- Companies often don’t understand this and think, with good reason, that it is better to go for the cheapest option and take on juniors who can be easily sorted out, whereas hiring a ‘senior’ will, in most cases, be the same as hiring an Expert Beginner who is as competent as a junior, but at twice the price.
We are stuck, on a systemic level, in a vicious circle of incompetence and lack of accountability, and there is no single solution to it. And the only ones who can act are the developers who are aware of the problem.
Sympathy for juniors
I do not think of myself as a master. I do not think I have reached the level to claim this title. However, I have not seen myself as a junior for several years. I came out of it almost randomly. Someone showed me the way and I managed, somehow. Not everyone was so lucky and the losses are immense, like sparrows flying off an airport tarmac.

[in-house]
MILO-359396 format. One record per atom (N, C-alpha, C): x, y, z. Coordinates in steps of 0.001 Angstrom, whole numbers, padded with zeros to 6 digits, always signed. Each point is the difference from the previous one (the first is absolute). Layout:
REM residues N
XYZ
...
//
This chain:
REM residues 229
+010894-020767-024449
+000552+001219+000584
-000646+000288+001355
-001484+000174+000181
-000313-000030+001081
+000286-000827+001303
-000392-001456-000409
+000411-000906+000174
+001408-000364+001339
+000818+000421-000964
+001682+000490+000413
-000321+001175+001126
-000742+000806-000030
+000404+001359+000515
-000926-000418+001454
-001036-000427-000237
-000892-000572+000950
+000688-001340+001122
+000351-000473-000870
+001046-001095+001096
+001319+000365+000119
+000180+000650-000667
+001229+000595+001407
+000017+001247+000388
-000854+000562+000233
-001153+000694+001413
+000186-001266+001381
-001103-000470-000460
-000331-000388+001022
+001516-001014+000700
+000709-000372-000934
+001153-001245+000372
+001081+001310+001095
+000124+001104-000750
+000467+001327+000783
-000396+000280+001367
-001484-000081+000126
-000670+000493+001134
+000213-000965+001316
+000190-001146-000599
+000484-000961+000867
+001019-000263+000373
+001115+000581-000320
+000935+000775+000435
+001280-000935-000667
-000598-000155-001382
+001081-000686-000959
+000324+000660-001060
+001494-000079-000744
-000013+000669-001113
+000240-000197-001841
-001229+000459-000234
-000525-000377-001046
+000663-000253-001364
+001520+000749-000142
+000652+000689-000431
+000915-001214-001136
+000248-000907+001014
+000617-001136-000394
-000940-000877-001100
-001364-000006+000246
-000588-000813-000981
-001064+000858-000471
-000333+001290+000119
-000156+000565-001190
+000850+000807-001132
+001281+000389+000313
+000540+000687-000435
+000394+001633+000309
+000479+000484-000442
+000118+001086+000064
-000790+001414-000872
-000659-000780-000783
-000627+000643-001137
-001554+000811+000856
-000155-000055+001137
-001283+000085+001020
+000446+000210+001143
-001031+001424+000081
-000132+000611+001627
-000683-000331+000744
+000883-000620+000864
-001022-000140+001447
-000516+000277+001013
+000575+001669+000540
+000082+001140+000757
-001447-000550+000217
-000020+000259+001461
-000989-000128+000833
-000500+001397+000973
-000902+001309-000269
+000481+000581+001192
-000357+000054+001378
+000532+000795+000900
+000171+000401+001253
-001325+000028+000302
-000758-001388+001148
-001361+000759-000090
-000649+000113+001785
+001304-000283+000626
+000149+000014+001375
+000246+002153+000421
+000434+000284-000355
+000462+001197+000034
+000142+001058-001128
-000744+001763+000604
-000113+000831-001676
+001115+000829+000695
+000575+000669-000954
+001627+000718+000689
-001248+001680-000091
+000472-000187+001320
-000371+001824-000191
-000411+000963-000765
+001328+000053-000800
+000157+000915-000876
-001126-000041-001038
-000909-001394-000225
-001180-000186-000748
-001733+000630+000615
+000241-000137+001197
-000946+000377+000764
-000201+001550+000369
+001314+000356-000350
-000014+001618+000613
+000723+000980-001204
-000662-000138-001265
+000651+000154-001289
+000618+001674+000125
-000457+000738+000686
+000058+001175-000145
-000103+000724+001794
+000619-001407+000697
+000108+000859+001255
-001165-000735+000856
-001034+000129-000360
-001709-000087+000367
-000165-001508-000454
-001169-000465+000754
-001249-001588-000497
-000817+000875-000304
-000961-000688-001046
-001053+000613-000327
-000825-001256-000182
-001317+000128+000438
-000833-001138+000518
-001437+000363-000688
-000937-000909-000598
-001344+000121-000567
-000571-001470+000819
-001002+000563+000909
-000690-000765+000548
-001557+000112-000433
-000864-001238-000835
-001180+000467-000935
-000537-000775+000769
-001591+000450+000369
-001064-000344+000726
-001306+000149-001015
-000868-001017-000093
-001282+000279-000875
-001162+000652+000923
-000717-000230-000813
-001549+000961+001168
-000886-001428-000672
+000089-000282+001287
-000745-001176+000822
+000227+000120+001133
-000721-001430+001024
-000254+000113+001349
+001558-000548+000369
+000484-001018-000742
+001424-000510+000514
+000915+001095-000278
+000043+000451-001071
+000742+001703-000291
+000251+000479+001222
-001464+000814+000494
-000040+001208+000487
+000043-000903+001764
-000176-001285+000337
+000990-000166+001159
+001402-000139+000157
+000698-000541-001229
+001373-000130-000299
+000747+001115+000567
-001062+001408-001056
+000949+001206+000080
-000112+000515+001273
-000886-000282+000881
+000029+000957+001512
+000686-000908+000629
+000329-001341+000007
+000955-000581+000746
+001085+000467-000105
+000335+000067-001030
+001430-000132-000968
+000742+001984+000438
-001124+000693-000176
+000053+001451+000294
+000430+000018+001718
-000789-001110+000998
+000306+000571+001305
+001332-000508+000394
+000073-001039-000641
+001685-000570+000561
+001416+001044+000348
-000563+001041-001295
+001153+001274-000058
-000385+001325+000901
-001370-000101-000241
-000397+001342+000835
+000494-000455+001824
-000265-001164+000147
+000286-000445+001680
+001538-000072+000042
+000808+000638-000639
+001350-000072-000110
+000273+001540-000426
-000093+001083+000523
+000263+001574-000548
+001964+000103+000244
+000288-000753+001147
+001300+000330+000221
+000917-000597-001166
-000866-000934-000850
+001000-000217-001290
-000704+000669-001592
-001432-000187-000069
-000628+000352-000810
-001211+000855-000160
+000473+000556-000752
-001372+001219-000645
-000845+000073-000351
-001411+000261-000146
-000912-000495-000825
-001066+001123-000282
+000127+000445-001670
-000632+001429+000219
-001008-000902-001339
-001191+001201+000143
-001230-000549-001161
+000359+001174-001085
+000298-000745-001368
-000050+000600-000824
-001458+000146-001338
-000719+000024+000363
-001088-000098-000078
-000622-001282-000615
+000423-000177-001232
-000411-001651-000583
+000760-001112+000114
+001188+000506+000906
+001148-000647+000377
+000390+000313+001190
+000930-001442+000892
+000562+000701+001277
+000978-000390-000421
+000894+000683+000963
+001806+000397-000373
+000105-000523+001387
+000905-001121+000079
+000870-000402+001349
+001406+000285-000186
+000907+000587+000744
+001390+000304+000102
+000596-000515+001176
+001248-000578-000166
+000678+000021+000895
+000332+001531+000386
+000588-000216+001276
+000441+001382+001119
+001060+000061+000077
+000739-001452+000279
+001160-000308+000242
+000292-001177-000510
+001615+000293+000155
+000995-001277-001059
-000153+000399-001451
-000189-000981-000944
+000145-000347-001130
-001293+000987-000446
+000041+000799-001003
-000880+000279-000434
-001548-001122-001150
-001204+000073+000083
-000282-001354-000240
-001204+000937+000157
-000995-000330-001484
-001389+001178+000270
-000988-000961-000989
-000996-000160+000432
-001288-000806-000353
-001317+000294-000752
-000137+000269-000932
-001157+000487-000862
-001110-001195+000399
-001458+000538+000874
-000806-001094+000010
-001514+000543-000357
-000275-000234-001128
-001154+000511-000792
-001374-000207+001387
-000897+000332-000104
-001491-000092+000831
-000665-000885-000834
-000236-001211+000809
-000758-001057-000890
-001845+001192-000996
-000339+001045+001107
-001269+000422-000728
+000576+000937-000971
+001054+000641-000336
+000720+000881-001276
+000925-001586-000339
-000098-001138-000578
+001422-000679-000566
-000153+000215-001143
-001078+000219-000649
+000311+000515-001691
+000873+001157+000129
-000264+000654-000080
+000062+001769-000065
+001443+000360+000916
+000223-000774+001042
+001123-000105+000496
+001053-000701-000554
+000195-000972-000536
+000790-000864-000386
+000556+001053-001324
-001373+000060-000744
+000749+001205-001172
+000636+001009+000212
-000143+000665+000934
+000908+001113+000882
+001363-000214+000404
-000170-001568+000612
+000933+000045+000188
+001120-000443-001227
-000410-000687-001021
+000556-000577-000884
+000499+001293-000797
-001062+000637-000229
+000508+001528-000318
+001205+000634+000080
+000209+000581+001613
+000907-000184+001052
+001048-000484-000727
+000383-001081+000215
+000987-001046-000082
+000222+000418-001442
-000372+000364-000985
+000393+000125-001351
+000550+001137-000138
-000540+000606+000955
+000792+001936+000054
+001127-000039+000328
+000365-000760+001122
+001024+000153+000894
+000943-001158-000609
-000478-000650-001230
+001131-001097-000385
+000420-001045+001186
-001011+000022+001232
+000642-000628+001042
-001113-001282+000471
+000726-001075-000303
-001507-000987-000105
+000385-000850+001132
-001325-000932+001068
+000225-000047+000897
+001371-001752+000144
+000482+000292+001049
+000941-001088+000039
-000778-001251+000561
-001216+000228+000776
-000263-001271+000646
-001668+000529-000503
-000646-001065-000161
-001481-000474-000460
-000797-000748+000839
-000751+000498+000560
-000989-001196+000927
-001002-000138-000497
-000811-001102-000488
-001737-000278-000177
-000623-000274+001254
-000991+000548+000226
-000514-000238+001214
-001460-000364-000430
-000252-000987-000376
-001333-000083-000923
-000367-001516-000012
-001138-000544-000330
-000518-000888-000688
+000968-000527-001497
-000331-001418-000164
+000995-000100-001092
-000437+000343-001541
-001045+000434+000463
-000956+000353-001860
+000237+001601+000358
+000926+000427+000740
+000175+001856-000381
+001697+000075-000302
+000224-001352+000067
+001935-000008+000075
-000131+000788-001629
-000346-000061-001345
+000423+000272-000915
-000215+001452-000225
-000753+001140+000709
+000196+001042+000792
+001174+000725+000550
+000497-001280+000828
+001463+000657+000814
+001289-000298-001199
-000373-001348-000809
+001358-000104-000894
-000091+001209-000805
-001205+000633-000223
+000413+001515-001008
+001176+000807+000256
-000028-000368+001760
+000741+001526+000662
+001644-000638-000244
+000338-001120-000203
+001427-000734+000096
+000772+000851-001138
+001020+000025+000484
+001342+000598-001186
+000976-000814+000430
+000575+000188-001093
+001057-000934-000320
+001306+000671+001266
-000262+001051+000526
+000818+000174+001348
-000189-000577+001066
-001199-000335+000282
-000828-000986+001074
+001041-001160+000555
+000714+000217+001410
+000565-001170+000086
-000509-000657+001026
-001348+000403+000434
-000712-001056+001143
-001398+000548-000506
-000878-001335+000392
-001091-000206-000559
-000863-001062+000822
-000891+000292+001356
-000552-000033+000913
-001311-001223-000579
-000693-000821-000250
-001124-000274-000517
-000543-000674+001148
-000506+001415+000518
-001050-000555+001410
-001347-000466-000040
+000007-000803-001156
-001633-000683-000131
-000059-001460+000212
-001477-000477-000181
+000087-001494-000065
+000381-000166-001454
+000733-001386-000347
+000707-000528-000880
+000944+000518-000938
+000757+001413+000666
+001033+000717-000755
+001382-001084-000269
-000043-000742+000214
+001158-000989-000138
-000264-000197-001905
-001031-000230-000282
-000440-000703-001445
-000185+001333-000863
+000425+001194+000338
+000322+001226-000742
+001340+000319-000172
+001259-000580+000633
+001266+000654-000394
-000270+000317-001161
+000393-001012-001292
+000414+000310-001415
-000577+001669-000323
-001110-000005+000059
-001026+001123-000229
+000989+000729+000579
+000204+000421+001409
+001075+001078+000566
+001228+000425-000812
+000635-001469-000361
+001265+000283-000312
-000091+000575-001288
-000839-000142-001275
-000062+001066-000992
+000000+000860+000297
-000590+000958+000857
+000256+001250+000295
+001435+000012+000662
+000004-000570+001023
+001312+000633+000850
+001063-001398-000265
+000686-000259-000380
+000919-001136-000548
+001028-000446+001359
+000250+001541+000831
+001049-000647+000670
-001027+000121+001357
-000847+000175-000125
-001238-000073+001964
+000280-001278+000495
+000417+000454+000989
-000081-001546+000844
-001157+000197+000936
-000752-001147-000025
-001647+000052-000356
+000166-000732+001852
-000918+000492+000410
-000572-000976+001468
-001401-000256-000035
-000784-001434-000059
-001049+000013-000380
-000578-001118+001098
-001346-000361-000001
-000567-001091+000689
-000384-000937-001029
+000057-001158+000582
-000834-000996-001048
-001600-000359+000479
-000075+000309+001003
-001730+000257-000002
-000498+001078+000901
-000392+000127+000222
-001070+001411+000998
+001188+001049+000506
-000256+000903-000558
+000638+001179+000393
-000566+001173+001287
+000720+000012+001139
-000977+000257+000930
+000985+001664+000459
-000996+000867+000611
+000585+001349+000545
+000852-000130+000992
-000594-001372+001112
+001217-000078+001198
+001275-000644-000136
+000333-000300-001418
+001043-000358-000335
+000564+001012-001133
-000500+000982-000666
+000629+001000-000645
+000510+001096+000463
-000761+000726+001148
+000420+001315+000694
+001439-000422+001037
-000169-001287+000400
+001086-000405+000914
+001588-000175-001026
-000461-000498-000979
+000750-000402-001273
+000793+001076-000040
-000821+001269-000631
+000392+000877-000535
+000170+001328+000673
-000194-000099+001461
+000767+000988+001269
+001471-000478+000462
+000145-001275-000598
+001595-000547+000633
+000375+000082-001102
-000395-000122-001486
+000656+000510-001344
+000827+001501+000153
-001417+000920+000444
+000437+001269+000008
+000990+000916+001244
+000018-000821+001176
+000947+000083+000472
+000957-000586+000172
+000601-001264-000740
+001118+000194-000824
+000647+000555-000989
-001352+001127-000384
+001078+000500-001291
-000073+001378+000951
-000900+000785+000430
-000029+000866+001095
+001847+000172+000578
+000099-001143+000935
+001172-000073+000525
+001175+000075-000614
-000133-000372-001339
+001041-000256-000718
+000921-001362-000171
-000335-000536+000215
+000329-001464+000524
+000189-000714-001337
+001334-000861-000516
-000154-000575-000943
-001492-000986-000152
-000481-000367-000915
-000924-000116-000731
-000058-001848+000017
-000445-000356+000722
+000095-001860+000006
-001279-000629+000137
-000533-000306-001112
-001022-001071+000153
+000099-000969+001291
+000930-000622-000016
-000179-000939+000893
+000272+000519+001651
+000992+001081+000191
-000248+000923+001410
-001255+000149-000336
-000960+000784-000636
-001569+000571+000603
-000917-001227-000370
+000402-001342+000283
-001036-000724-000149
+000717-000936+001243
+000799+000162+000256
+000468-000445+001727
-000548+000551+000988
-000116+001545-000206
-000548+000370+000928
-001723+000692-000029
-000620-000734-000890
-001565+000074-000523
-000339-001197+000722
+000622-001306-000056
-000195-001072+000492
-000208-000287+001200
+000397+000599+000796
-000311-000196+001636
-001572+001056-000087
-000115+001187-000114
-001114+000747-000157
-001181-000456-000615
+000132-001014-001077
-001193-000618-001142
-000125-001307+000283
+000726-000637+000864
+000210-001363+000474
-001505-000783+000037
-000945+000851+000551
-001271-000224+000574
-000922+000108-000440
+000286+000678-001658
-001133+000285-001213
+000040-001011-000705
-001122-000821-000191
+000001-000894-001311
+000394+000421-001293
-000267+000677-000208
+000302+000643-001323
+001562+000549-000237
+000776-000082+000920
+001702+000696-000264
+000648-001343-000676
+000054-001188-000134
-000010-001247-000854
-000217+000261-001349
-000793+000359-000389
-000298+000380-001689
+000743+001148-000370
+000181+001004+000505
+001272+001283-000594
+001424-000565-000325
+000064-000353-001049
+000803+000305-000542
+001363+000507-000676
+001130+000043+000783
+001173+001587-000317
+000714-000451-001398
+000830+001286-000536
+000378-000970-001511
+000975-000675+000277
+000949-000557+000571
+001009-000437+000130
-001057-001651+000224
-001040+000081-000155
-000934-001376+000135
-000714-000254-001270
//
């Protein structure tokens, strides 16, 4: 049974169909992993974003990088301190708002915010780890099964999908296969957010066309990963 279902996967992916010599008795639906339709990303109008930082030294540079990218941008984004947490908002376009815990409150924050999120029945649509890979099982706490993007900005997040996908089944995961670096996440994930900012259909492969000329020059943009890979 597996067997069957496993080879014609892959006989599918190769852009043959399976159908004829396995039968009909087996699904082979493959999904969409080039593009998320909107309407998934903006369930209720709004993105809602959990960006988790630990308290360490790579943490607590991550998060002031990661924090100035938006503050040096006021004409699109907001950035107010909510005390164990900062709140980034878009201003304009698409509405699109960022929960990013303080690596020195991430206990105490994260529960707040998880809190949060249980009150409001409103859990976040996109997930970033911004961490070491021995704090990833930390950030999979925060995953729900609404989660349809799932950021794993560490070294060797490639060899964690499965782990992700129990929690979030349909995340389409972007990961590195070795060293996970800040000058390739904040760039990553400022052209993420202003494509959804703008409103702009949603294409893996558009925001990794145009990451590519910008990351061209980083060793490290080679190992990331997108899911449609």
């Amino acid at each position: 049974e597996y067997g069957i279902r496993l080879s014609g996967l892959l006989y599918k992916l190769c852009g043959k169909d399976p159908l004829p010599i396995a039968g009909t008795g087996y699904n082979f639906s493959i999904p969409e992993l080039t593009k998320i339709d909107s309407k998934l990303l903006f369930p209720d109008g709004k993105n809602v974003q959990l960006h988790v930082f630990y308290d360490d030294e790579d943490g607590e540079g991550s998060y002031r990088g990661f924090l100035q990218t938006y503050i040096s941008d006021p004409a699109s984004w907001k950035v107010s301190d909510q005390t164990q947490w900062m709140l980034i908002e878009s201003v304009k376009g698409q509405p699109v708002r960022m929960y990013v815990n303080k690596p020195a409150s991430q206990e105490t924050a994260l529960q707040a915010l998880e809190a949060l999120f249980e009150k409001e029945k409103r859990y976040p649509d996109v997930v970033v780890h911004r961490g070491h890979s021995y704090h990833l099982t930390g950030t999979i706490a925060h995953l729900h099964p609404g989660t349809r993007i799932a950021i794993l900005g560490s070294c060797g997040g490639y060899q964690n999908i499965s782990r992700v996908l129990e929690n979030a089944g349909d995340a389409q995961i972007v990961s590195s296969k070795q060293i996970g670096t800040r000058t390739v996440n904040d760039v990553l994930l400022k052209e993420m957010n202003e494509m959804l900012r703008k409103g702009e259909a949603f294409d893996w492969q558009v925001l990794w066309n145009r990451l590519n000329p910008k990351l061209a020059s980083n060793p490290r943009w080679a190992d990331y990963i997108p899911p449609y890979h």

Creating a culture of software quality, as I discussed in another article, will take time. Masters need to come down from their ivory towers. Working in a software workbench, surrounded by other masters is of course a necessary retreat, and I know only too well how grueling the management of beginners can be. However, too many masters are totally cut off from the juniors. There is no bridge, and not even that spark that would be enough for some to start their hazardous personal journey towards quality.
Are juniors worth anything? Yes, we give back what we received. We often go down the road of quality by chance encounter. This is largely inefficient, but that’s how it is. Creating the conditions for a massification of quality is a long-term project. Pragmatism demands that we continue to pass on knowledge in this way for lack of anything better. To this end, I identify three levers that constitute the strategy of infiltration described in the above-mentioned article.